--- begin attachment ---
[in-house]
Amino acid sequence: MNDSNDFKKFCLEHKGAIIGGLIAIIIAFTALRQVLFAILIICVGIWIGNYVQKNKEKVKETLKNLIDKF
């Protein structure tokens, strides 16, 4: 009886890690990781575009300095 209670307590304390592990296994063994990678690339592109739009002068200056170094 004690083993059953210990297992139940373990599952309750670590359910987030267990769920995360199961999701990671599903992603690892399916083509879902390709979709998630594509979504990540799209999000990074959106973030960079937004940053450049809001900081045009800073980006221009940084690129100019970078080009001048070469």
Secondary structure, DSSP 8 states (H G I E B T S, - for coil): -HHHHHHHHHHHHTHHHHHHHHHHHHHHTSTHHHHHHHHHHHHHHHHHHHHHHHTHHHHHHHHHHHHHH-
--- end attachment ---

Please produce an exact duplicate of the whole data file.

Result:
[in-house]
Amino acid sequence: MNDSNDFKKFCLEHKGAIIGGLIAIIIAFTALRQVLFAILIICVGIWIGNYVQKNKEKVKETLKNLIDKF
């Protein structure tokens, strides 16, 4: 009886890690990781575009300095 209670307590304390592990296994063994990678690339592109739009002068200056170094 004690083993059953210990297992139940373990599952309750670590359910987030267990769920995360199961999701990671599903992603690892399916083509879902390709979709998630594509979504990540799209999000990074959106973030960079937004940053450049809001900081045009800073980006221009940084690129100019970078080009001048070469």
Secondary structure, DSSP 8 states (H G I E B T S, - for coil): -HHHHHHHHHHHHTHHHHHHHHHHHHHHTSTHHHHHHHHHHHHHHHHHHHHHHHTHHHHHHHHHHHHHH-